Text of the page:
Wednesday, December 18, 2013

December 18, 1863 (Friday): Early Tracks Averell

General Jubal Early

Lexington, December 18, 1863.
[General J. A. EARLY:]
    GENERAL: I arrived at this place at sunrise this morning after a very hard march on men and horses. Scouts sent to Buchanan confirm Averell's movements, as previously reported, viz, via Roanoke, Red Sulphur, New Castle, and toward Sweet Springs. I shall march, via Covington, to Callaghan's, as I find rom statements of the citizens and guides I can get across all streams. The only way I can see that Averell can escape is in direction of Lewisburg (unless arrangements have been made to stop him by that route), or unless he is delayed by high water. Supposing that he is forced back by either of the two causes, he might return and come up by Buchanan. I have ordered the Corps of Cadets to that point. Had you not better throw a supporting force to this point? Averell has too much start of me to intercept him if he goes toward Lewisburg, unless delayed by high waters. Will do what I can, however.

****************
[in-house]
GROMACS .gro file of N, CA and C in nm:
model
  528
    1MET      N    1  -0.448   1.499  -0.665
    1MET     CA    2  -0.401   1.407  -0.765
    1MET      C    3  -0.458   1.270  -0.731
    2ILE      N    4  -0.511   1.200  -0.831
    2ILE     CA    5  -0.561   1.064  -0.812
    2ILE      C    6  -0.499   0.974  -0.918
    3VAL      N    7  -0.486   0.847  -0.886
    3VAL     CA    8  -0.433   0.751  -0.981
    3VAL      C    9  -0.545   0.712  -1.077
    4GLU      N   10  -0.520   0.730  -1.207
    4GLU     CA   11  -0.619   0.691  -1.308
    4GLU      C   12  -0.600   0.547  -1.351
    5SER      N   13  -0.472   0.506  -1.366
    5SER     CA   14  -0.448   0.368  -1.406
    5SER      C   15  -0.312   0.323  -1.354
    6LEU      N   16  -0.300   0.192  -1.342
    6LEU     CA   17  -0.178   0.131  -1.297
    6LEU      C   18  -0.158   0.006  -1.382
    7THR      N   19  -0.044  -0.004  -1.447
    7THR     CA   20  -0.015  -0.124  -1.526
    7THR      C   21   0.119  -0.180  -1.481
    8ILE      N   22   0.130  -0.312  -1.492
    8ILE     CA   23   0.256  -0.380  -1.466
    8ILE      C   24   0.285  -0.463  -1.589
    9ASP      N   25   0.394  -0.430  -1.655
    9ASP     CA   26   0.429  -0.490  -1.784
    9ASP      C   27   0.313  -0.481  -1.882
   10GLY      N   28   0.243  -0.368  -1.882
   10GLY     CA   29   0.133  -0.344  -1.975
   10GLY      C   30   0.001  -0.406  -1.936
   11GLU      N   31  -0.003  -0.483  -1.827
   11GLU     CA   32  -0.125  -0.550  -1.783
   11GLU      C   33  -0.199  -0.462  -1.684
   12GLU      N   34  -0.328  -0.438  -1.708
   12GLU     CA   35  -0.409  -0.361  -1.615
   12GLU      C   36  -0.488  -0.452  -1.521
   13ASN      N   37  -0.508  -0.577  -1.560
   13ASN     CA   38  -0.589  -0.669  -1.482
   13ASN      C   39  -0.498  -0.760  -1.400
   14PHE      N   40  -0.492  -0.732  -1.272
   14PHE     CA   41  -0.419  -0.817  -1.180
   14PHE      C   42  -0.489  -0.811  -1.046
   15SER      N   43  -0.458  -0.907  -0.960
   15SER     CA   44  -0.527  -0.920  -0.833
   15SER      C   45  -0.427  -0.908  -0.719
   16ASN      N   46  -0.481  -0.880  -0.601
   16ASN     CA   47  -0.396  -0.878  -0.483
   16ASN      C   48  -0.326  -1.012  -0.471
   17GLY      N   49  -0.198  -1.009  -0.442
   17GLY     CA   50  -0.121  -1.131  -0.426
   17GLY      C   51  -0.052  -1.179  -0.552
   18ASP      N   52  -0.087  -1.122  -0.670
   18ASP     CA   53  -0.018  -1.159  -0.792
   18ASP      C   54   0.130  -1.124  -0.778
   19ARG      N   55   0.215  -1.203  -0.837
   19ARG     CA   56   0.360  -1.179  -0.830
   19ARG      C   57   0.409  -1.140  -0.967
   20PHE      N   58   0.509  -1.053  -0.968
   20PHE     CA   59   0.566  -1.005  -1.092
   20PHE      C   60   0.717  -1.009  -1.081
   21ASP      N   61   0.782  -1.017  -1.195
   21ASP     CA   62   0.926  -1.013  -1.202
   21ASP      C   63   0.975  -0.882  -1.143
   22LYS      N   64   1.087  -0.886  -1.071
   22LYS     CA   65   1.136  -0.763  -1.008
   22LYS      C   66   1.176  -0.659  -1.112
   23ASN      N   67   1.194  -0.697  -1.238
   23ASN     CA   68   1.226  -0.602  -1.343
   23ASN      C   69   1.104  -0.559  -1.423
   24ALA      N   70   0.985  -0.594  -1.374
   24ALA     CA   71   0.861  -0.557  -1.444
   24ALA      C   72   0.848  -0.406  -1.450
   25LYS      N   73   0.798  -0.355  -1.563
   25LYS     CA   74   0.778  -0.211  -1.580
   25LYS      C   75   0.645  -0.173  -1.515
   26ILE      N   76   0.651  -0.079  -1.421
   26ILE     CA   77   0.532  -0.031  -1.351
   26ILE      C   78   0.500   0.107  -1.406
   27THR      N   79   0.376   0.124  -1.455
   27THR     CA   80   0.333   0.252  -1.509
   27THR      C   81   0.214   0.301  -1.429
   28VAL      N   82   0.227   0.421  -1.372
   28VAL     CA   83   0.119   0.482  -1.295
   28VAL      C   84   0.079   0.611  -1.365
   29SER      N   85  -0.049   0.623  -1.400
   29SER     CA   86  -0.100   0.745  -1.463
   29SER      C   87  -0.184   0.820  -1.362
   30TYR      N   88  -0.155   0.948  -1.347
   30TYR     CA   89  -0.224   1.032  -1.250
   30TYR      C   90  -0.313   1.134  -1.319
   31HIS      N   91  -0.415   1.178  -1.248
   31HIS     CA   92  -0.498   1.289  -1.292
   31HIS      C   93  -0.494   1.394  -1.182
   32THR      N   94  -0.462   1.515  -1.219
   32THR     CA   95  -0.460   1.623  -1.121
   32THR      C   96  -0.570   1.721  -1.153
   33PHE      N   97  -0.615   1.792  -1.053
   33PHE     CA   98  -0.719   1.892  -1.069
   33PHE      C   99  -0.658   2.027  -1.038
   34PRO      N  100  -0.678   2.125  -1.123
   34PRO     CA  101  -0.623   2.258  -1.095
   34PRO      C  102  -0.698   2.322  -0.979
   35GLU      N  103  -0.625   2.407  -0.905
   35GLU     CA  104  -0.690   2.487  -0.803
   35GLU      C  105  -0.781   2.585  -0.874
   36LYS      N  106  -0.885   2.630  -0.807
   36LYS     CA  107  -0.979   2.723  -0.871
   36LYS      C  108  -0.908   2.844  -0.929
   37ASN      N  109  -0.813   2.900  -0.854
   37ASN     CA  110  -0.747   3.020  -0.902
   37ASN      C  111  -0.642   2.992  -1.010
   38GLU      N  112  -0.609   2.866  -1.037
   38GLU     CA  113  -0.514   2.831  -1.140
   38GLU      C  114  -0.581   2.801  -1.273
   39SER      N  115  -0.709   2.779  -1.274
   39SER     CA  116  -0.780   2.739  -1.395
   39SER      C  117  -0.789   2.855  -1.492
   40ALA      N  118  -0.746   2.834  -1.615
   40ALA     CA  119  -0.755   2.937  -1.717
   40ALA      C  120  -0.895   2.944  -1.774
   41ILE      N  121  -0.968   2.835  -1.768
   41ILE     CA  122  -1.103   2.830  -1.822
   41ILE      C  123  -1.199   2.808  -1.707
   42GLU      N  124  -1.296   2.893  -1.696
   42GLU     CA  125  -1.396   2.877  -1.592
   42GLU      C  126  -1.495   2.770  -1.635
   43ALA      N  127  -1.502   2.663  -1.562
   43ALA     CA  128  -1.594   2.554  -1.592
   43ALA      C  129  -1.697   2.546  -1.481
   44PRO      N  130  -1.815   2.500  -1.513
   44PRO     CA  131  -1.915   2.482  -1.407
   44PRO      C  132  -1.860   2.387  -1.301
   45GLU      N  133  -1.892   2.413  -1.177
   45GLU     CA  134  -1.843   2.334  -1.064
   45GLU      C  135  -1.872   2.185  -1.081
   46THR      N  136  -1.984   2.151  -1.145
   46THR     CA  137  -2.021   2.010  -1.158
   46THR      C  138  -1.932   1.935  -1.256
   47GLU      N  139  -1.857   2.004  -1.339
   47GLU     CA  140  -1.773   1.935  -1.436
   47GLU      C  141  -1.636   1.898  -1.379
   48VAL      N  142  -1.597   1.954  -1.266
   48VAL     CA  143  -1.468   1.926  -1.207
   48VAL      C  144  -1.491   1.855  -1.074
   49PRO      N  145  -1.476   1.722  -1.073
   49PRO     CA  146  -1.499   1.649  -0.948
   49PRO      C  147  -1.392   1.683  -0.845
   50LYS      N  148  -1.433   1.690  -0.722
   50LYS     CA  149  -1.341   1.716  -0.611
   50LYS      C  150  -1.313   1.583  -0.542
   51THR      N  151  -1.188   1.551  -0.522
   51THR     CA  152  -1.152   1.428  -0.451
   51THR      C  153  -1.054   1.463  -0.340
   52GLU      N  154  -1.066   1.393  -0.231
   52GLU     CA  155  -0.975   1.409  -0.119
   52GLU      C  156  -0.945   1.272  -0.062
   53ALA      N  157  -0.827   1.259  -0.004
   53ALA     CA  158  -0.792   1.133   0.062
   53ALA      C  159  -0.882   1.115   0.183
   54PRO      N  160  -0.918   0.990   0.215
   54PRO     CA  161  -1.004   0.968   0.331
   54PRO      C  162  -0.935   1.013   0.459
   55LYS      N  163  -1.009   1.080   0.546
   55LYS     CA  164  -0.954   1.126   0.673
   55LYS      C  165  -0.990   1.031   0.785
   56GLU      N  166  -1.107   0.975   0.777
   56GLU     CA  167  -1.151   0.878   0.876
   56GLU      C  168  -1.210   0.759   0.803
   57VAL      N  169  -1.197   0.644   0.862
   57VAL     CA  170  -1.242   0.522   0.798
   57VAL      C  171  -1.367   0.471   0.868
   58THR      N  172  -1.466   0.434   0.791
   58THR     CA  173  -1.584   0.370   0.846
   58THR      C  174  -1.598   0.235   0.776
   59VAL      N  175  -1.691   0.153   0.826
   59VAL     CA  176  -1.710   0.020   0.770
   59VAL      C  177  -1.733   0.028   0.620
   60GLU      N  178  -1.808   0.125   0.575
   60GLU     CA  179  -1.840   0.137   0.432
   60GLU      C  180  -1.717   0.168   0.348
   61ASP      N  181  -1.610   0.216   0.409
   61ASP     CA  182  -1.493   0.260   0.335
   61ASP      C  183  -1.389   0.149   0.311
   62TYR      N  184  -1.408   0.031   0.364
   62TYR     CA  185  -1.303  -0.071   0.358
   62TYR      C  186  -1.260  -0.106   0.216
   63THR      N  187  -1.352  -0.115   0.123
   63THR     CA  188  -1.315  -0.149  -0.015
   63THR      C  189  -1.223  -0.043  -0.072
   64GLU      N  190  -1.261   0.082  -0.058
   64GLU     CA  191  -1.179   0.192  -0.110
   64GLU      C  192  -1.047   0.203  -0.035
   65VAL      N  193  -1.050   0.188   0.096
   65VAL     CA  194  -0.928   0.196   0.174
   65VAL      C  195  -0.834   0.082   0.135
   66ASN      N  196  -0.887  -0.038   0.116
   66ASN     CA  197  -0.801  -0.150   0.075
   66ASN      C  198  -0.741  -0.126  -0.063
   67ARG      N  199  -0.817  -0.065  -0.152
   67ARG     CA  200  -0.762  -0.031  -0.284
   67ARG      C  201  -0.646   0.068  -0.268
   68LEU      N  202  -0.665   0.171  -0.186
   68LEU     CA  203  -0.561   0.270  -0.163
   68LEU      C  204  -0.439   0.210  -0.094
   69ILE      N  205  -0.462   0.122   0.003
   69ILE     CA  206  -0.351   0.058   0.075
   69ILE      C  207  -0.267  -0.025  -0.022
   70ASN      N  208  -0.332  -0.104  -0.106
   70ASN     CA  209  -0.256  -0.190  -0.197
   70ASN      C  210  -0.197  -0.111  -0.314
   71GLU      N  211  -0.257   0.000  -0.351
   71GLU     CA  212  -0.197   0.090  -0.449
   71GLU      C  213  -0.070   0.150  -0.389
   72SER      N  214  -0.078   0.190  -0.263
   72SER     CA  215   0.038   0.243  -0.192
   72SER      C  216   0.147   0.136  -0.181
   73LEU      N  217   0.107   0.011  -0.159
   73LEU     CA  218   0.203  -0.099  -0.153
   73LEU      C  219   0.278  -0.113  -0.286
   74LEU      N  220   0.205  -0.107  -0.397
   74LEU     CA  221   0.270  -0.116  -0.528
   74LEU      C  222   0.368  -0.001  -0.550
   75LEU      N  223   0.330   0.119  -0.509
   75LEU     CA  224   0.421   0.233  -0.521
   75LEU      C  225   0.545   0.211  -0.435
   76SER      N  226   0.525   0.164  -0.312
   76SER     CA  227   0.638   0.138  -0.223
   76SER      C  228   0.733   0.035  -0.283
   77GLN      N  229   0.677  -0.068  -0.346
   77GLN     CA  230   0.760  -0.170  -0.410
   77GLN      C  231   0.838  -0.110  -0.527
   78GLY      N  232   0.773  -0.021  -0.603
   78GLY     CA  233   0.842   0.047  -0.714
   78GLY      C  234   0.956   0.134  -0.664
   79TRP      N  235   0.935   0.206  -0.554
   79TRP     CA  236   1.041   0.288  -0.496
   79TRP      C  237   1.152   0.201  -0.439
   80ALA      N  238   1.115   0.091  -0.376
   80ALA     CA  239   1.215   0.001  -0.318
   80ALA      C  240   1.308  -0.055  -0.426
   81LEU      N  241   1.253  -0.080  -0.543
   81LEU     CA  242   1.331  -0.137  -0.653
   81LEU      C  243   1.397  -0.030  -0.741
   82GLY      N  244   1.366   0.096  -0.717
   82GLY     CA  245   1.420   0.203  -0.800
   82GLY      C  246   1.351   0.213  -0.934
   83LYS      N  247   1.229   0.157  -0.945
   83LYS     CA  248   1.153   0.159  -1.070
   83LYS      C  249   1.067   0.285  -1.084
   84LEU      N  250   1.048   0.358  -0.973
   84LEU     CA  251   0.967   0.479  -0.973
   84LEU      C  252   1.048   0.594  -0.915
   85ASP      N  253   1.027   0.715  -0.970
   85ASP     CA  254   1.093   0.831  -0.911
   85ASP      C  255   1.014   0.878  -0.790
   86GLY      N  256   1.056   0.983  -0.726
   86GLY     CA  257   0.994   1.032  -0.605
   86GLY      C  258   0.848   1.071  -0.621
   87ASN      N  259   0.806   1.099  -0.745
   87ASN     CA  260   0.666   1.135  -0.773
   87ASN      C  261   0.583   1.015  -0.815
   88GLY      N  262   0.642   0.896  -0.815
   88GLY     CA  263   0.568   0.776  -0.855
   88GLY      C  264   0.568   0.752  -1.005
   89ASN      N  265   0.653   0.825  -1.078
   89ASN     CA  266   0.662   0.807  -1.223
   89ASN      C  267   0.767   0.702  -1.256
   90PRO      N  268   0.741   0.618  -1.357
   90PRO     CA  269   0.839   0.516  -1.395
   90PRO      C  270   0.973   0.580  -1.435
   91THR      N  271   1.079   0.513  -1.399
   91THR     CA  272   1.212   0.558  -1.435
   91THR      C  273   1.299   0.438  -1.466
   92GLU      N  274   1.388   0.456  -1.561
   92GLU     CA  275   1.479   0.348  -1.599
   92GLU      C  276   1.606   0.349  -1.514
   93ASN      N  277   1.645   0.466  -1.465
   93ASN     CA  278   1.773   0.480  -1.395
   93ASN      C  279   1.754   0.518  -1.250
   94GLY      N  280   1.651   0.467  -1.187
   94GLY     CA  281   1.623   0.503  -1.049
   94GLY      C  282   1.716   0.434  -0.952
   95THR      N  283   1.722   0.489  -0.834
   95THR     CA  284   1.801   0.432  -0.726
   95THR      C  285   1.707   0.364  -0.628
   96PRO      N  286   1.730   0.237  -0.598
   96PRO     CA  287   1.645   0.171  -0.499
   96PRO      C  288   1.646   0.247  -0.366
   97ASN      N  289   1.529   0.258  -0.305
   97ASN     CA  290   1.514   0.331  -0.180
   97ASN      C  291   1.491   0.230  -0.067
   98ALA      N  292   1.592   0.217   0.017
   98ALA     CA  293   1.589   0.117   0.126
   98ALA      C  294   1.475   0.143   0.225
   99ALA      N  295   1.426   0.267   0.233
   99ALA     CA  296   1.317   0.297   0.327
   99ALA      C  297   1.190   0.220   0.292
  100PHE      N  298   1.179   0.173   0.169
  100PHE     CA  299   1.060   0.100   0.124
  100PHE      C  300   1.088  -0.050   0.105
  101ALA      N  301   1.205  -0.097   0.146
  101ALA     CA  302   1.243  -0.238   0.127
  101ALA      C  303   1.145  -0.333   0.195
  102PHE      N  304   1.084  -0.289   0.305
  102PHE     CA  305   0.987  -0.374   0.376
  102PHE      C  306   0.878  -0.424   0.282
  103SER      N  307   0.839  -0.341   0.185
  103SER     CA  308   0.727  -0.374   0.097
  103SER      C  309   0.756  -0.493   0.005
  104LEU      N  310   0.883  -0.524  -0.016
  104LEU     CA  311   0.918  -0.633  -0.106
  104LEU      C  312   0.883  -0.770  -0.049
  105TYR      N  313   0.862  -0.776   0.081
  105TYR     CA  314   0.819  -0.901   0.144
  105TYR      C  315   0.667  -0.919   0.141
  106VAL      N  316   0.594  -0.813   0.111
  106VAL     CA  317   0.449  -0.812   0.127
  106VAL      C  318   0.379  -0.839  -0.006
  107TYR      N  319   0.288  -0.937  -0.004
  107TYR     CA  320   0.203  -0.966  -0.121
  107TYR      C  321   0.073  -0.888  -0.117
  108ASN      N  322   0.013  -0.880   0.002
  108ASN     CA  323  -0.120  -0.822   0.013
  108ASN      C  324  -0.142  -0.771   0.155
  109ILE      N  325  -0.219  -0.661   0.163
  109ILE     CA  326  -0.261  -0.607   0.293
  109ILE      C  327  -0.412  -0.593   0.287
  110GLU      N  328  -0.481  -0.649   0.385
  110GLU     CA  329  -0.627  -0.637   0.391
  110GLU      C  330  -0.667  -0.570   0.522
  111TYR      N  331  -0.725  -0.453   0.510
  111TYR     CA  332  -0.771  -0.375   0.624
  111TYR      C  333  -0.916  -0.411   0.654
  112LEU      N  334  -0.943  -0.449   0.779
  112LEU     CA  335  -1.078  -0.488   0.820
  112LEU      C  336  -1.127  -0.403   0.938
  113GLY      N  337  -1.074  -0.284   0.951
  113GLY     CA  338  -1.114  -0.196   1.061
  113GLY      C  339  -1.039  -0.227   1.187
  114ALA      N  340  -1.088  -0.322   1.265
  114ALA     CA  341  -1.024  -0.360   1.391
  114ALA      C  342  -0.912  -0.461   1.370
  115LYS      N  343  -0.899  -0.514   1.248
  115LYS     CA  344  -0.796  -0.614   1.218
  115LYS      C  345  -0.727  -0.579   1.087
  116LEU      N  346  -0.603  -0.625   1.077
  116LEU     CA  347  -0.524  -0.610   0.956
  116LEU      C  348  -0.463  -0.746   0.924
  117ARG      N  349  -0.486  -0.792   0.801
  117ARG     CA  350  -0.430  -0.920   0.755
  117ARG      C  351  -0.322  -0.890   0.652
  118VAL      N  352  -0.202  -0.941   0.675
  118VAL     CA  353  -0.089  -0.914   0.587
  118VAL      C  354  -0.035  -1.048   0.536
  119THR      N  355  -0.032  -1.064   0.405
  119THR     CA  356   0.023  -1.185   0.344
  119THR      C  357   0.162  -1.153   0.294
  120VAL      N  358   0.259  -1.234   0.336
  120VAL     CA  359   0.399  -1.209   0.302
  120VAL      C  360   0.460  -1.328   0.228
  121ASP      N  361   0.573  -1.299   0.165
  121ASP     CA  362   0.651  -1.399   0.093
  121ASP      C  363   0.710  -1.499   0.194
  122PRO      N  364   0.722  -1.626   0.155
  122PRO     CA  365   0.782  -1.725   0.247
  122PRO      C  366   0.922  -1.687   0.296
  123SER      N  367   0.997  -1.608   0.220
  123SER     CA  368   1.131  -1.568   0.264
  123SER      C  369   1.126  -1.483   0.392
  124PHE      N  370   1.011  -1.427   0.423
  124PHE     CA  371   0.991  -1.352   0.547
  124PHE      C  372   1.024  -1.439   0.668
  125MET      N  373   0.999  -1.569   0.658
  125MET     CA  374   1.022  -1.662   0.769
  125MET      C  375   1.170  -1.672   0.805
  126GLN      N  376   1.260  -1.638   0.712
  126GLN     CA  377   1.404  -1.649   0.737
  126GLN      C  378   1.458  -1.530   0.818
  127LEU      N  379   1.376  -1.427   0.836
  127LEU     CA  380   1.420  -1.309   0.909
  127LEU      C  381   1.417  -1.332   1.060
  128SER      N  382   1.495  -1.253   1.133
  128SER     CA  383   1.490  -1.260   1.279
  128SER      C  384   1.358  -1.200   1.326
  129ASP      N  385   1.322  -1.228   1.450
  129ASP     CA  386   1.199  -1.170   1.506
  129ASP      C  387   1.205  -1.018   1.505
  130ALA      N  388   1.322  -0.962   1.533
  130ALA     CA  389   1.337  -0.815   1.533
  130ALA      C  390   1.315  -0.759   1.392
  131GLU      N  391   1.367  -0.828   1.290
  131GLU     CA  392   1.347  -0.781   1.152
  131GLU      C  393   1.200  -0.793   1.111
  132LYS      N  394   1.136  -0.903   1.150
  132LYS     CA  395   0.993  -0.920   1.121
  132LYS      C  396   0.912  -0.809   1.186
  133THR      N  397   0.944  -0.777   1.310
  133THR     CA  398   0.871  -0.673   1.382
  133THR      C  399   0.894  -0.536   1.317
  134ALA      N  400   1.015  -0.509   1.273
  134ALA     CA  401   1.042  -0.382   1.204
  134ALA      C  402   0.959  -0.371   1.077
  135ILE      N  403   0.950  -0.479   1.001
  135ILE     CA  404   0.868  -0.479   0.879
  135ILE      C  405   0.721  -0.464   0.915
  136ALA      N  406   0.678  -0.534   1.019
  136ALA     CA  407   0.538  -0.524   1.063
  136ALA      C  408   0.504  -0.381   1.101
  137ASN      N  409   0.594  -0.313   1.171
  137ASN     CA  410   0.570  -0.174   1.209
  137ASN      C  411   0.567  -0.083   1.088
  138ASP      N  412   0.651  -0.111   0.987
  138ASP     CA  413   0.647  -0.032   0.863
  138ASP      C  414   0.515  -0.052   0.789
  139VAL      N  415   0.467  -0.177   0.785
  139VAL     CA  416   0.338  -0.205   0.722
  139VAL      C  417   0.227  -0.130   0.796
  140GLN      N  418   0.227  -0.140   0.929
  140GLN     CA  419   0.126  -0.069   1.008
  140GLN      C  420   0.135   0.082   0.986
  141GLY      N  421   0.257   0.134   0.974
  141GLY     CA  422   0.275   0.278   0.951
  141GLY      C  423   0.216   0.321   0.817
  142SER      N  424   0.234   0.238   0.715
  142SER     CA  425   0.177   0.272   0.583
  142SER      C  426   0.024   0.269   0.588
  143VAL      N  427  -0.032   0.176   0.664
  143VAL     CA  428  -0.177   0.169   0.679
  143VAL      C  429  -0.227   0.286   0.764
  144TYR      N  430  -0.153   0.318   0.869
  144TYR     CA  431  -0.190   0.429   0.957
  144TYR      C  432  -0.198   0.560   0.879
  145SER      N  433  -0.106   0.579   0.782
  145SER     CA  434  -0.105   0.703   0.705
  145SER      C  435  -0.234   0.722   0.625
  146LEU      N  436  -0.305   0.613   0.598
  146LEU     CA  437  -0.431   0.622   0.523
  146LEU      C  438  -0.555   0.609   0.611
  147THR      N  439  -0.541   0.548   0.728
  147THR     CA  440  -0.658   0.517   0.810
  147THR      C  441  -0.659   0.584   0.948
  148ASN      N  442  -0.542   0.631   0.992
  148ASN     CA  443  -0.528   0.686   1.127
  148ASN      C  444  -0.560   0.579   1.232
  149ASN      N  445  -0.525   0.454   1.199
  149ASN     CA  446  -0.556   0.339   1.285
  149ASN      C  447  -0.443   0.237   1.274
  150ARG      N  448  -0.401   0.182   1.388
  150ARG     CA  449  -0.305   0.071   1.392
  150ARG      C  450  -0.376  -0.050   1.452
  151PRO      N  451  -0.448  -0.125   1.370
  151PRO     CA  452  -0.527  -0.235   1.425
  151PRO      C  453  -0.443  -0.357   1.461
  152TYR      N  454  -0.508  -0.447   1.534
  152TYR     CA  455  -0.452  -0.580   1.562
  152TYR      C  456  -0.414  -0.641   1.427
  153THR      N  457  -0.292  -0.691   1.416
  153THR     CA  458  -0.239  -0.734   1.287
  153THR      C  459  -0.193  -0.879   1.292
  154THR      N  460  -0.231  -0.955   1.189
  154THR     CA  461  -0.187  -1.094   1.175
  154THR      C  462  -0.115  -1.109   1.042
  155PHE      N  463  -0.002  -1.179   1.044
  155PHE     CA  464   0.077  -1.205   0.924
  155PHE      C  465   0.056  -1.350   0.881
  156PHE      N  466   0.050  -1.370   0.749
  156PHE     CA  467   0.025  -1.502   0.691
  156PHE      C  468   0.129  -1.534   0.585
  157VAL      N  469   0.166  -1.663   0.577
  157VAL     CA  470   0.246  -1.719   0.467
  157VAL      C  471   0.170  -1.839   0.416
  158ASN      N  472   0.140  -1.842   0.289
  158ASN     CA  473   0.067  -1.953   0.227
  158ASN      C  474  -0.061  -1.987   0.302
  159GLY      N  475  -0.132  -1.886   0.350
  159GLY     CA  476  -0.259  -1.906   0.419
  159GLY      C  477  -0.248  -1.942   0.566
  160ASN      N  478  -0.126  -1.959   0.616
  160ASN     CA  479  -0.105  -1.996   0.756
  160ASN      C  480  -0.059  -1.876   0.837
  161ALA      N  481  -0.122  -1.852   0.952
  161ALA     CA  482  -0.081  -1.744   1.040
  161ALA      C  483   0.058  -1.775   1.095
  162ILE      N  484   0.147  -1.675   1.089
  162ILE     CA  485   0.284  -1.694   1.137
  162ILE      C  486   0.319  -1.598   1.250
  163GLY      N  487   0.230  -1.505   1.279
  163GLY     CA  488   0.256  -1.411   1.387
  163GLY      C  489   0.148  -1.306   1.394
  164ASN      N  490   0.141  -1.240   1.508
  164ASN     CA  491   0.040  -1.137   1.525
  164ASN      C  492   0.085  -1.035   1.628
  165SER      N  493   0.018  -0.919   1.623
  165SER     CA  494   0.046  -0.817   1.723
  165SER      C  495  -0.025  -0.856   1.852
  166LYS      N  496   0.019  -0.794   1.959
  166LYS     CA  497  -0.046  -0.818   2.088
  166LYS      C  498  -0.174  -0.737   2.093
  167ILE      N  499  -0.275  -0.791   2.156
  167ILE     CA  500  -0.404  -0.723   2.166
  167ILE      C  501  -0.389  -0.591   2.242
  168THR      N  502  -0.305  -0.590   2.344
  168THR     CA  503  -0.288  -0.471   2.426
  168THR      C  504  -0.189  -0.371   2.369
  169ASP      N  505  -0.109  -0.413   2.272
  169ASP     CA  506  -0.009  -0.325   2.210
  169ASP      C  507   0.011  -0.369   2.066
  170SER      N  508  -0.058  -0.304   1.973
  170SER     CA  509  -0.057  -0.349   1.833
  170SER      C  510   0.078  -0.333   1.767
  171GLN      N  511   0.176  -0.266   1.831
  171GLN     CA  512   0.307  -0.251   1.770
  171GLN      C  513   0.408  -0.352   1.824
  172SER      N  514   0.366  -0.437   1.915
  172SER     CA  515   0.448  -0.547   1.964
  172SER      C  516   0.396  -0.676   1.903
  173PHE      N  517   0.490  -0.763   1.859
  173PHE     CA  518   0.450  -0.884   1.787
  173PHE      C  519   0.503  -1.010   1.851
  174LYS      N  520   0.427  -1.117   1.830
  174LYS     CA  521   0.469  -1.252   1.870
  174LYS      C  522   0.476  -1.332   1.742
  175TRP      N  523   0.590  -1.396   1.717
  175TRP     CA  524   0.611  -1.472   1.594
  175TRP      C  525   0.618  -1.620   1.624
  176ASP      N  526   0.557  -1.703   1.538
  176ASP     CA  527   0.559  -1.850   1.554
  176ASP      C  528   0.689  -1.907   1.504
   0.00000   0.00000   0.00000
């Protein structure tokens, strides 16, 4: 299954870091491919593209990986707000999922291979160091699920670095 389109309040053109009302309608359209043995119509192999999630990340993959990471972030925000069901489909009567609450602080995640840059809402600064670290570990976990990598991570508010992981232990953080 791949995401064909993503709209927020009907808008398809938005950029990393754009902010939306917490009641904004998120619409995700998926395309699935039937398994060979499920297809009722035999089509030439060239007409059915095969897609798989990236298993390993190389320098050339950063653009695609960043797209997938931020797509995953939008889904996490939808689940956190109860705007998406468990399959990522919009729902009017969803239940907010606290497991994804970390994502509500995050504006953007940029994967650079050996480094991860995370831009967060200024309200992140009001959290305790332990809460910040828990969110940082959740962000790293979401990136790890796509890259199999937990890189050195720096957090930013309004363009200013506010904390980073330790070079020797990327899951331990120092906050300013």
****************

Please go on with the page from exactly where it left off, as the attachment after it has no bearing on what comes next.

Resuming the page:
Very, respectfully,

     FITZ. LEE, 
     Major-General, Commanding.

    P. S. - Imboden is up, and I have also Colonel Massie's home guards.

    F. L.,

     2 P. M. - Dispatches inclosing slip from Richmond papers just received.
      F. L.,

Official Records, Series I., Vol. 52, Part 1, Page 802.

Early was no Stonewall Jackson, but he was a Valley native (Franklin, Virginia) and knew the area well.  Averell had come east into Western Virginia and was to the west of Lexington around Salem.  The terrain was difficult and the weather prohibitive, but the ever combative Early still desired to get at him. 


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